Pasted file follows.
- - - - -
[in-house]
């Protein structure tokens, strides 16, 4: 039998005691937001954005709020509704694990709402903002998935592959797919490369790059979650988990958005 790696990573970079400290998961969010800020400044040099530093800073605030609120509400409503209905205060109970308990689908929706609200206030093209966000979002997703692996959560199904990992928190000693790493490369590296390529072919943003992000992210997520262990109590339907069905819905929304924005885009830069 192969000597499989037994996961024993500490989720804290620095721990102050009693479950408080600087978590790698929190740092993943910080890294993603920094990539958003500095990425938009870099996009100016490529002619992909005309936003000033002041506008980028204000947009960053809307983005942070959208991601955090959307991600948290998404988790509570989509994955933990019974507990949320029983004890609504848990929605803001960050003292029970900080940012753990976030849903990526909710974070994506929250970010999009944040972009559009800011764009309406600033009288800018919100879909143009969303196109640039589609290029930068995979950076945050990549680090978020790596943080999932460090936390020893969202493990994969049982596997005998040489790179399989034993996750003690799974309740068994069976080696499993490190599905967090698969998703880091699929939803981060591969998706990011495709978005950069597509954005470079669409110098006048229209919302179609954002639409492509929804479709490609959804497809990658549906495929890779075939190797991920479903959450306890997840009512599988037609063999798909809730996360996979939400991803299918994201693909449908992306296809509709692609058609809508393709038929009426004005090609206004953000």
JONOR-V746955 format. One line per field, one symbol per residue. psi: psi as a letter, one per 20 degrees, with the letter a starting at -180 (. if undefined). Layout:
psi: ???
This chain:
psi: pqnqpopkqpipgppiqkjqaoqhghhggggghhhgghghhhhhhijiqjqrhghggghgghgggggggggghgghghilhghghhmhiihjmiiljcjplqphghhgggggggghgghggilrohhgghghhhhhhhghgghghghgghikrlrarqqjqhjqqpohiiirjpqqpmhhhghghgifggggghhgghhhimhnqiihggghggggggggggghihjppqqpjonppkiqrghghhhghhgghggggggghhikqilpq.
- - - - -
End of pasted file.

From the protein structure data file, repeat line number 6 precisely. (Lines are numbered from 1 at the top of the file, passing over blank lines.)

psi: pqnqpopkqpipgppiqkjqaoqhghhggggghhhgghghhhhhhijiqjqrhghggghgghgggggggggghgghghilhghghhmhiihjmiiljcjplqphghhgggggggghgghggilrohhgghghhhhhhhghgghghghgghikrlrarqqjqhjqqpohiiirjpqqpmhhhghghgifggggghhgghhhimhnqiihggghggggggggggghihjppqqpjonppkiqrghghhhghhgghggggggghhikqilpq.